United States Environmental Services, LLC
Corporate Office
2809 E. Judge Perez Drive
Meraux, LA 70075
24 Hour Phone: (504) 279-9930
(888) 279-9930
Cell:
(985)590-7089

[Date]

United States Environmental Services, LLC


Venice, LA 70091
Ph 504-534-2744
Fax 504-534-7042

61

2014 Louisiana Ebola Response Plan: October 30, 2014

Troop C
Houma Area
Oil Mop Response, Inc.
18274 West Main Street
Galliano, LA 70354
Phone: 985-475-3400
FAX: 985-475-3401
Oil Mop Response, Inc.
221 Clendenning Road
Houma, LA 70363
Phone: 985-868-0119
FAX: 985-868-0425

Troop D
Lake Charles Area
United States Environmental Services, LLC
410 Walcot Road
Westlake, LA 70669
Phone: 337-882-1276
Environmental Response Services
8583 Joe Ledoux Rd.
Lake Charles, LA 70605
P.O. Box 4288
24-Hour No: (337) 562-0001

[Date]

Miller Environmental Services


2208 Industrial Drive
Sulphur, LA 70665
Phone:
(337)882-9800
(888)207-9403

62

2014 Louisiana Ebola Response Plan: October 30, 2014

Troop E
Alexandria Area
Advanced Specialized Carriers, LLC
4170 Pardue Rd.
Pineville, LA 71360
Phone: (318) 640-2098
Kevin Hightower (318) 715-6158
Ray Philen (318)715-1656
Harlan Laffoon (318)729-7525

Troop G
Shreveport Area
Oil Mop Response, Inc.
1005 Mars Boulevard
Shreveport, LA 71107
Phone: 318-222-0404
FAX: 318-222-0464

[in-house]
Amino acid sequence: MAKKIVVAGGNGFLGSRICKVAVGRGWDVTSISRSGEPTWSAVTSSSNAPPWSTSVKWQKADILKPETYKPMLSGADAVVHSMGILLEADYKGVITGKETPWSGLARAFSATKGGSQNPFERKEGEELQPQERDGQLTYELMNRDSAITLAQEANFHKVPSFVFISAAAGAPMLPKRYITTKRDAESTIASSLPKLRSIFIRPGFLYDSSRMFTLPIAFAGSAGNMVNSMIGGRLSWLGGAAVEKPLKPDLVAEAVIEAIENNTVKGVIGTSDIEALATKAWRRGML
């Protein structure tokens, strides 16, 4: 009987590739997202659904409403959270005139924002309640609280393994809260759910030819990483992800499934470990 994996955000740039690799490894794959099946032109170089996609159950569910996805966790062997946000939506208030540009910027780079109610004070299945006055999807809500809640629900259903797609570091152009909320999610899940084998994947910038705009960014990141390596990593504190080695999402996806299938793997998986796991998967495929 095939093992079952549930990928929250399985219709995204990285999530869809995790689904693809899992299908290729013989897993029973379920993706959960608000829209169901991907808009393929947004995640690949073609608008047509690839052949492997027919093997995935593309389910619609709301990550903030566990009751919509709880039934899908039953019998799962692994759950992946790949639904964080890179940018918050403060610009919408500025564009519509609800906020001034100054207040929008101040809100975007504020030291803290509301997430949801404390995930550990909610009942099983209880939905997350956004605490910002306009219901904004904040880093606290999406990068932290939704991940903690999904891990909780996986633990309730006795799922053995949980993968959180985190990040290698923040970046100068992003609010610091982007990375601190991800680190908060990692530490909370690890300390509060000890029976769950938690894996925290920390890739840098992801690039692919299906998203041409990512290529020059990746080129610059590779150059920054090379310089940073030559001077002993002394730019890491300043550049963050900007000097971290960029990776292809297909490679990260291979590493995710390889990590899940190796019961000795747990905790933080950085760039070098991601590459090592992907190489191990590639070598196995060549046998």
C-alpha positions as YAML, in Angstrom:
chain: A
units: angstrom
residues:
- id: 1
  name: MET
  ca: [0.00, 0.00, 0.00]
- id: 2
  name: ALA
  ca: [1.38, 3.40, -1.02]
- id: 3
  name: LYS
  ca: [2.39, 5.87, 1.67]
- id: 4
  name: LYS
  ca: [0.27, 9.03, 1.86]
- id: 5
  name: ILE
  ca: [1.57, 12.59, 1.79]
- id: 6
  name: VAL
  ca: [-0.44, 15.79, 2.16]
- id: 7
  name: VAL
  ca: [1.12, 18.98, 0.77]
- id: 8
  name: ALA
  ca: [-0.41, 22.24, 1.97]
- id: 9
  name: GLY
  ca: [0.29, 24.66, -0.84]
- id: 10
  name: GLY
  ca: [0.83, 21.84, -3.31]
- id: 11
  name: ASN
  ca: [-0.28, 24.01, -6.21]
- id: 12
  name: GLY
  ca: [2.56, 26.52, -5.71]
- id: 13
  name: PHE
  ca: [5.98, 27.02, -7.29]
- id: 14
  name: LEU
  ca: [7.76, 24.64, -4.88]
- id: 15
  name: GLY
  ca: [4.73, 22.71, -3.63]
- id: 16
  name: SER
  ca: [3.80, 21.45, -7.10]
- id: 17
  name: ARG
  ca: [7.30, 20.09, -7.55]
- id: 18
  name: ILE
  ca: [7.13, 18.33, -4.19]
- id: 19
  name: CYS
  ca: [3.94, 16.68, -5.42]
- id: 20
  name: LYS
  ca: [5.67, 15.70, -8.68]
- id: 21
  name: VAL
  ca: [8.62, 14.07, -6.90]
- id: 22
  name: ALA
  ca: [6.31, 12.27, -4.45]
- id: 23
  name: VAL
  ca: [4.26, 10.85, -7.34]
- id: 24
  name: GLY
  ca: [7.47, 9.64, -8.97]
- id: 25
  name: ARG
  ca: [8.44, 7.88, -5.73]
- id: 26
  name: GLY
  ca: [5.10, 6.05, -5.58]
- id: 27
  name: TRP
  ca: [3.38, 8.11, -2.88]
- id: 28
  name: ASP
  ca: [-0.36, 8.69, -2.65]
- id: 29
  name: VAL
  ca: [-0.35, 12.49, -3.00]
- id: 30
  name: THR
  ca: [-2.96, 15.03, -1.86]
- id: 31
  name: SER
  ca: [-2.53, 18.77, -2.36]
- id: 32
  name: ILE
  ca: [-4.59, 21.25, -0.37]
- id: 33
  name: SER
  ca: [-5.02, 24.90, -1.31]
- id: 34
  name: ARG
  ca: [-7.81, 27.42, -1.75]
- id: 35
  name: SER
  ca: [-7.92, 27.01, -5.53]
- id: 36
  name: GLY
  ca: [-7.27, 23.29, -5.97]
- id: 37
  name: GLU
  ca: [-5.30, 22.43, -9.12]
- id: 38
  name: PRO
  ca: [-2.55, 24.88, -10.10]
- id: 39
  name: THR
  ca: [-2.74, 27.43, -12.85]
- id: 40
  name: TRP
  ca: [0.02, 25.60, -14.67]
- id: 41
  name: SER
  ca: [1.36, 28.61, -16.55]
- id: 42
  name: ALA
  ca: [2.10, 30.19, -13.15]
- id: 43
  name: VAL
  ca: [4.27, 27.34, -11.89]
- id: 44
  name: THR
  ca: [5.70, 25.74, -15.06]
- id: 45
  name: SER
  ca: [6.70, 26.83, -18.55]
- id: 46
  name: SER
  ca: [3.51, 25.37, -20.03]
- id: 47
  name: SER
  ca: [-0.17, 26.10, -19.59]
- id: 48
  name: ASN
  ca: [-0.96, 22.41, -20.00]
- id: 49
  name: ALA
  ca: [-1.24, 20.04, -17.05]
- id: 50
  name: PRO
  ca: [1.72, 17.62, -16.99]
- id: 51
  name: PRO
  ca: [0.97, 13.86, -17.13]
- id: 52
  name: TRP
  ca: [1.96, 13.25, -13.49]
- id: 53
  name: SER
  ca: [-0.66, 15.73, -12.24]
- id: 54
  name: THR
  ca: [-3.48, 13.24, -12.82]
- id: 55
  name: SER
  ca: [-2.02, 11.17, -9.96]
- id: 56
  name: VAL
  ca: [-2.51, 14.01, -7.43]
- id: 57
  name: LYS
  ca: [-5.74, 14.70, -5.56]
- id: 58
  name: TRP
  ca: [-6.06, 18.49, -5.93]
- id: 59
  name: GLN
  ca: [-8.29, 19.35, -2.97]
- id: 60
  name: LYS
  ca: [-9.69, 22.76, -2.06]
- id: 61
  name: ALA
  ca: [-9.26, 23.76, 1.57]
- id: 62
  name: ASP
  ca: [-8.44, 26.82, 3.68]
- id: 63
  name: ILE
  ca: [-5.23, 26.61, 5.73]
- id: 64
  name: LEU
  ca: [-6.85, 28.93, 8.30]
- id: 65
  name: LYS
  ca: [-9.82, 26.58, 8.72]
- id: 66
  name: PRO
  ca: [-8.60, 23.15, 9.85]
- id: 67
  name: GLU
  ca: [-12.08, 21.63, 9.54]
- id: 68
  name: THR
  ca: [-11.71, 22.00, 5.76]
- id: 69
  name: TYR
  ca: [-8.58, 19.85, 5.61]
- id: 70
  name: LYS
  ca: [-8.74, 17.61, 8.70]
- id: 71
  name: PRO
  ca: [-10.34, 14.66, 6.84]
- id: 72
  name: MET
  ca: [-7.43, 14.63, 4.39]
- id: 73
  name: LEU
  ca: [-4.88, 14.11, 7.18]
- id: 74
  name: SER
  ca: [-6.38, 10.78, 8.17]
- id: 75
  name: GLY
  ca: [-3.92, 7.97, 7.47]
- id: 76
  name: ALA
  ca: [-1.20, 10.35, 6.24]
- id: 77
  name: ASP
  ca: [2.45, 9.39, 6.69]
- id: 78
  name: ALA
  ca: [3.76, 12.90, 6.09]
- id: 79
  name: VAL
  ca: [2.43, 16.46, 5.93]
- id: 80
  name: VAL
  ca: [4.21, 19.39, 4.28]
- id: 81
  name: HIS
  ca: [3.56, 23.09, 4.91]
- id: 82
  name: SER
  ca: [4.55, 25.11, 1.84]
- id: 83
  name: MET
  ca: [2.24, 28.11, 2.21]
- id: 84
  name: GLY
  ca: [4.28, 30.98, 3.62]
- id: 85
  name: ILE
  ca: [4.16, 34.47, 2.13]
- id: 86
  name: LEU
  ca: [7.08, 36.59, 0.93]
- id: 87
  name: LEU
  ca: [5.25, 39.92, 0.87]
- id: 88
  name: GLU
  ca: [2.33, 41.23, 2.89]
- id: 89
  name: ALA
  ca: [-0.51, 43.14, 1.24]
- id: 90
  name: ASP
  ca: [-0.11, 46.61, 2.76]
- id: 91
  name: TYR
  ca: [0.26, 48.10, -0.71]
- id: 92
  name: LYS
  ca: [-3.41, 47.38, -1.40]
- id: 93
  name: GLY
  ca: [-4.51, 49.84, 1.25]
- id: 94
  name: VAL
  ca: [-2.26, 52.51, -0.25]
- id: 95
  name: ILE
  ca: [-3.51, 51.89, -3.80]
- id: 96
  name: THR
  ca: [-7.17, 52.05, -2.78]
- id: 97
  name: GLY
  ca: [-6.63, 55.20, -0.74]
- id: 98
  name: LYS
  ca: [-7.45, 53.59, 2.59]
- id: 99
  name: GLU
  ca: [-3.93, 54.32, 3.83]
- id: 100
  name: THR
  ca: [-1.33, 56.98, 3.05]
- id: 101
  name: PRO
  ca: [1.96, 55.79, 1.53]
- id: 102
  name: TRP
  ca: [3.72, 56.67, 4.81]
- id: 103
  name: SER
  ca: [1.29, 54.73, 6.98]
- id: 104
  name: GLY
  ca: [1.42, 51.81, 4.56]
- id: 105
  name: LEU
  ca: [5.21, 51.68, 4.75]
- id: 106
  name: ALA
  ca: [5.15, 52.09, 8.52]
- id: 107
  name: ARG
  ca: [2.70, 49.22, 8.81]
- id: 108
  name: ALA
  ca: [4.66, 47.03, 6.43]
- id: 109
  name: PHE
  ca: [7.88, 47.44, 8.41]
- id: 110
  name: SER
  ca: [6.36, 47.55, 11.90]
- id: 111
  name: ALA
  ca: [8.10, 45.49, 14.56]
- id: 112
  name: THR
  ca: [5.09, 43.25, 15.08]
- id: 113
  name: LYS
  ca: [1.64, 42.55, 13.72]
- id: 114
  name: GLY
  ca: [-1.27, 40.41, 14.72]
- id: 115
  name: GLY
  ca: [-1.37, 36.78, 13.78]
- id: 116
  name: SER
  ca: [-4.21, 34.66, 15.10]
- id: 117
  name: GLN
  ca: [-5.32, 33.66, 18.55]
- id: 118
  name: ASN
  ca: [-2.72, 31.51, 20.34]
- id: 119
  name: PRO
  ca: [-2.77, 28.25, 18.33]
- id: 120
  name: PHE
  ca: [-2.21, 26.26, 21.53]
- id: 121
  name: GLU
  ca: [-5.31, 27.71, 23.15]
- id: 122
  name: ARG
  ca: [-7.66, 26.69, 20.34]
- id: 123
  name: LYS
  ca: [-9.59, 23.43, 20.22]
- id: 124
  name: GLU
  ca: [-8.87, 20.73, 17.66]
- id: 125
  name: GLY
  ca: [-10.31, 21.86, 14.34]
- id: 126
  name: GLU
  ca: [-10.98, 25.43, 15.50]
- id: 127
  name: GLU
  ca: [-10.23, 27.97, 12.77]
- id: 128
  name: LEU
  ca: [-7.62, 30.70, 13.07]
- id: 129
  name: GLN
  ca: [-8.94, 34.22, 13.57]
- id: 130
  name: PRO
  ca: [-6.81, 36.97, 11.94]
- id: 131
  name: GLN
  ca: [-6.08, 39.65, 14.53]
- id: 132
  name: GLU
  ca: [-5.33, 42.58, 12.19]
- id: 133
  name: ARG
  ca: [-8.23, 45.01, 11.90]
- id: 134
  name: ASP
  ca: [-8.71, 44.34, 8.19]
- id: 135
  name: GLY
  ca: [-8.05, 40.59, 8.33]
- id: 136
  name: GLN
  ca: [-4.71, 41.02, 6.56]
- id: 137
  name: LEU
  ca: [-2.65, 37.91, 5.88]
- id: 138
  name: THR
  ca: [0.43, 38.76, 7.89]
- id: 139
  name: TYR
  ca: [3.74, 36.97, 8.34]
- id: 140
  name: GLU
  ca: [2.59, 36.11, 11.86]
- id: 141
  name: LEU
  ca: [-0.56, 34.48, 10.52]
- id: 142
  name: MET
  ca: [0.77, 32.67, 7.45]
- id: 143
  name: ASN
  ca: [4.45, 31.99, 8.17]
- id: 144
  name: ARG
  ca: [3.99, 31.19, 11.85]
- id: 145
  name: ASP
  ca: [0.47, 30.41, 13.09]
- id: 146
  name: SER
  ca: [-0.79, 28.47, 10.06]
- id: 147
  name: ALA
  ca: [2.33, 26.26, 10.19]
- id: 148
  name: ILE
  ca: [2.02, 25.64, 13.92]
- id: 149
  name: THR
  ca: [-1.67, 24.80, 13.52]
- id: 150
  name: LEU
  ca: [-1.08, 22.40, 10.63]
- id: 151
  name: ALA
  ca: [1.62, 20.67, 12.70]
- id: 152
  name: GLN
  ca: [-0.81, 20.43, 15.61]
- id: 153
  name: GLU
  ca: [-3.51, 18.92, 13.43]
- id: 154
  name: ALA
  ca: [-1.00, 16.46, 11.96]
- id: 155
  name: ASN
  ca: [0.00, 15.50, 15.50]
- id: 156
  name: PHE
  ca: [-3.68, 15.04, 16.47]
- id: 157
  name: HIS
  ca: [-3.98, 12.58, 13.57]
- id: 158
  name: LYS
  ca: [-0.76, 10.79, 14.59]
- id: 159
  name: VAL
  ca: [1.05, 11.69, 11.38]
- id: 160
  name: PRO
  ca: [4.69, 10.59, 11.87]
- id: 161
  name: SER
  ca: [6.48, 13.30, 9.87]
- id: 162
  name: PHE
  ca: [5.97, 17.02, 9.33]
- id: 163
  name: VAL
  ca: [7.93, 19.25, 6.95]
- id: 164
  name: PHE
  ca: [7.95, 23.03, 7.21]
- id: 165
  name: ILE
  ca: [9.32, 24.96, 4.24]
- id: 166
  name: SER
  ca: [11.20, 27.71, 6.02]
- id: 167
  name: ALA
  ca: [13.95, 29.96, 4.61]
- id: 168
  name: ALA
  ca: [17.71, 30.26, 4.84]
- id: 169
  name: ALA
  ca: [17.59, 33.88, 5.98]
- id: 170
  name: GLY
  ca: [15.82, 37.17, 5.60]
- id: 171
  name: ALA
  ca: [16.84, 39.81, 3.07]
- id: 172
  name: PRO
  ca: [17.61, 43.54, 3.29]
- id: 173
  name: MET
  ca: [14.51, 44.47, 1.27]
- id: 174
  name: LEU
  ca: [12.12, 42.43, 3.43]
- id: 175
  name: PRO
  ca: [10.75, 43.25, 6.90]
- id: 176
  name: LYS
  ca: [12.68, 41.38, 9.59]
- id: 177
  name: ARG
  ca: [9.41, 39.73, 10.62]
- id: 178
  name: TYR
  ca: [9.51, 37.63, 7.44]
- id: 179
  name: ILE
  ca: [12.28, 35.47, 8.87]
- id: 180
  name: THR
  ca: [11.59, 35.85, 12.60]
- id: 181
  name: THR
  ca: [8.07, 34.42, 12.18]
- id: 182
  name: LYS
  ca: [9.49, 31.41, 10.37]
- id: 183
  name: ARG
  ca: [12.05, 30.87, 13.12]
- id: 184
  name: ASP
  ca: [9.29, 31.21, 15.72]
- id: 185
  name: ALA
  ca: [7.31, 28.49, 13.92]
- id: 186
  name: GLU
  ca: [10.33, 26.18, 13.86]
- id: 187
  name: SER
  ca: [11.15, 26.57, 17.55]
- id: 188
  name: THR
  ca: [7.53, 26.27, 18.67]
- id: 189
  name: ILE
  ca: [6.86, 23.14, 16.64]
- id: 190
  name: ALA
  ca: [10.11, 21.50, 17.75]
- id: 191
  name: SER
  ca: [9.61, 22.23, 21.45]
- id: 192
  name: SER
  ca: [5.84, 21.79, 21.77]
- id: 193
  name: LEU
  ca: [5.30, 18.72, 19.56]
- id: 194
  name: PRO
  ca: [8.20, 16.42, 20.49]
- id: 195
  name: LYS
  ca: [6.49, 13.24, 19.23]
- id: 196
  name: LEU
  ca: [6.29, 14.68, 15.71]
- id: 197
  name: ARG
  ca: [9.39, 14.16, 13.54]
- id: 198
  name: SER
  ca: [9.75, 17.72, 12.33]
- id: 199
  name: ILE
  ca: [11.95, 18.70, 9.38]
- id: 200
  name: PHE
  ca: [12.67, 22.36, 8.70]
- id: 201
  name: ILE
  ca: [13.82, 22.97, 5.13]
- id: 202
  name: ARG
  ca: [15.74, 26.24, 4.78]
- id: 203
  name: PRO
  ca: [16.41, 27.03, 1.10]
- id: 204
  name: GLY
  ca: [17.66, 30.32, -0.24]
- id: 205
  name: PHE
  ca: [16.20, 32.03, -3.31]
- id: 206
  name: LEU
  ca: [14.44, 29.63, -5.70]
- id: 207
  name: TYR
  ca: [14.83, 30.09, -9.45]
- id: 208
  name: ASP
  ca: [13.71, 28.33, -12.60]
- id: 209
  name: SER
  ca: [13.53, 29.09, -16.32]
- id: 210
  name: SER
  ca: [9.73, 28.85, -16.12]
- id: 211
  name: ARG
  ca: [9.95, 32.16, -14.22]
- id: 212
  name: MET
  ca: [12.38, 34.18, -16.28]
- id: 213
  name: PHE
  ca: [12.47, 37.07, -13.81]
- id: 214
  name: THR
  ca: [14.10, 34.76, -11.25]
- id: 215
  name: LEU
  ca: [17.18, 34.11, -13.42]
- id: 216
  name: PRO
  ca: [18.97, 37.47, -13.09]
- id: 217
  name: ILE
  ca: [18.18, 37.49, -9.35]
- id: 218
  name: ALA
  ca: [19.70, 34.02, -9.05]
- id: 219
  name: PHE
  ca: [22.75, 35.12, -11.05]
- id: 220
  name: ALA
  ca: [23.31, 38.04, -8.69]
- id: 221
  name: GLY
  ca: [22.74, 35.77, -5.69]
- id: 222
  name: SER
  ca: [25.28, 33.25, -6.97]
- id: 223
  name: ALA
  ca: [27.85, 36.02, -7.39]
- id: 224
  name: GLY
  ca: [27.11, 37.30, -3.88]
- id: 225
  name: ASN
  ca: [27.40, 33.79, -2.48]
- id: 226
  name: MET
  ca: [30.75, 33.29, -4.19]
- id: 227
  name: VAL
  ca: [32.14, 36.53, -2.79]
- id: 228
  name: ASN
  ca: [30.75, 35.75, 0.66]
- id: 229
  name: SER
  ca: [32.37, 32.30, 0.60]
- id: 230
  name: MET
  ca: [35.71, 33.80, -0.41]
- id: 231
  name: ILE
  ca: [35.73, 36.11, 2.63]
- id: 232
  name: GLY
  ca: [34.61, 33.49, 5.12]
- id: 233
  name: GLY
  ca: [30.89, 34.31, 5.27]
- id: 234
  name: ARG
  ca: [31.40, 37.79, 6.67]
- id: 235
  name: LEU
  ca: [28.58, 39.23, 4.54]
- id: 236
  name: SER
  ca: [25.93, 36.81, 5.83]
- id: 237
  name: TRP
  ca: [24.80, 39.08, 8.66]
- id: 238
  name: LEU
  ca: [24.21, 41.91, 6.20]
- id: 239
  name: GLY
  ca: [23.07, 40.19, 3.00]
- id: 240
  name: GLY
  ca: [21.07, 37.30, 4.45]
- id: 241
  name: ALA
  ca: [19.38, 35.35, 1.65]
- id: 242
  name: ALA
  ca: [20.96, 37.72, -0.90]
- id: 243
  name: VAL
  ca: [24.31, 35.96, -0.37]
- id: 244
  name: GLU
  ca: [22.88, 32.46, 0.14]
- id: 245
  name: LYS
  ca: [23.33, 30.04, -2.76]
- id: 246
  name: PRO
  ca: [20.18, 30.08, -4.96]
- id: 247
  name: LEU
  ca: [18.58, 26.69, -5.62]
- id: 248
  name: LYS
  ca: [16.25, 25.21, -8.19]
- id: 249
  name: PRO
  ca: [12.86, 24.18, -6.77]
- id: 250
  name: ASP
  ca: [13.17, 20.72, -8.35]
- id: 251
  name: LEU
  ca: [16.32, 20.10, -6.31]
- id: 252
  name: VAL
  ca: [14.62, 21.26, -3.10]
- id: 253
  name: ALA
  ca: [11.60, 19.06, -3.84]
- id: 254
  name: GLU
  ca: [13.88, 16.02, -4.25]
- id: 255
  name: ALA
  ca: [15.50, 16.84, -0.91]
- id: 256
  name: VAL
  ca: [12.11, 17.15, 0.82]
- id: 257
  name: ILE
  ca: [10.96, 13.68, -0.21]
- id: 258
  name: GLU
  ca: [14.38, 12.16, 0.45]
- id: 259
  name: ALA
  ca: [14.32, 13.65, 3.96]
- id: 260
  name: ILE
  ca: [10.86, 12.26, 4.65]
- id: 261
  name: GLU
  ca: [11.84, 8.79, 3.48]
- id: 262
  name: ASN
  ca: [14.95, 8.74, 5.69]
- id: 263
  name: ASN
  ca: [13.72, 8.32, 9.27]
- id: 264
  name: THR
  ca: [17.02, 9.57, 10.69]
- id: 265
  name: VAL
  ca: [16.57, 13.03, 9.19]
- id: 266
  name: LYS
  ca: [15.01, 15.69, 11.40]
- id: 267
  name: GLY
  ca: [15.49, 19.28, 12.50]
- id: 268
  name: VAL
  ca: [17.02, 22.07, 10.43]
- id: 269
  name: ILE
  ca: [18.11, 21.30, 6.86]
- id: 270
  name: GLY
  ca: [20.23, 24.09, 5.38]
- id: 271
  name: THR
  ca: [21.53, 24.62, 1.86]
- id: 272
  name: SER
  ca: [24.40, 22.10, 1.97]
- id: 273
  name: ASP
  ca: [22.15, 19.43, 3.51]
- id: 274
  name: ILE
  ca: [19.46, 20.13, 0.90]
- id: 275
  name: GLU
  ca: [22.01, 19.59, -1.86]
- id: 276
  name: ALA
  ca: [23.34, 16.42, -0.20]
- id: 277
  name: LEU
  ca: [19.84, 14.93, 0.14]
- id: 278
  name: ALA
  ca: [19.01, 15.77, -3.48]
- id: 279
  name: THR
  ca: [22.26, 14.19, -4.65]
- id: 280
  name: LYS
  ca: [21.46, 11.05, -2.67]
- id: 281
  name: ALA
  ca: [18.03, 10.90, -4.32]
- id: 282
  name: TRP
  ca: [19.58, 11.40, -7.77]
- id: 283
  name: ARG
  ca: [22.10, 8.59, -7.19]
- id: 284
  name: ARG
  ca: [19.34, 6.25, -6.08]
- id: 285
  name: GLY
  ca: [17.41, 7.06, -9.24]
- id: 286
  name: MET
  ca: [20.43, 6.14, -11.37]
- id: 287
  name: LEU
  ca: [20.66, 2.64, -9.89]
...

Contact: Duane Stewart
United States Environmental Services, LLC
9435 St Vincent Ave.
Shreveport, LA 71106
Ph 318-861-0880
Fax 318-861-1285
Trauma Location Cleaner
712 Milam Street, Suite 101
Shreveport, LA 71101
Phone:
(318) 227-8393
FAX
(318) 227-9213

[Date]

B&P Enterprises Shreveport Office


Office: 903-280-7359
ER 662-781-2780 or 903-824-1996

63

2014 Louisiana Ebola Response Plan: October 30, 2014

Troop I
Lafayette Area
Oil Mop Response, Inc.
Morgan City, LA
9625 Highway 182
Morgan City, LA 70381
Phone: 985-631-9664
FAX: 985-631-2823

[Date]

Oil Mop Response, Inc.


New Iberia, LA
3401 Jack Brooks Road
New Iberia, LA 70560
Phone: 337-364-5373
FAX: 337-367-9444

64

2014 Louisiana Ebola Response Plan: October 30, 2014

Attachment 10, Handling EVD Remains - ESF 8 and Louisiana Coroners


Association
Handling EVD Remains - ESF 8 and Louisiana Coroners Association
This is a list of issues that are being further considered by ESF 8 in coordination with the
Louisiana Coroners Association. A Statewide meeting of coroners will be held on November 1,
2014 in Baton Rouge, Louisiana, and the president of the association has agreed to allow State
ESF 8 to address fatality management of EVD victims with all state coroners. The following list
contains topics to be discussed. Louisiana will use the CDC guidance as a baseline, and the
following issues will be used to identify any potential gaps in resources and/or planning. Gaps
identified will be referred to a small planning cell for protocol development, then reviewed and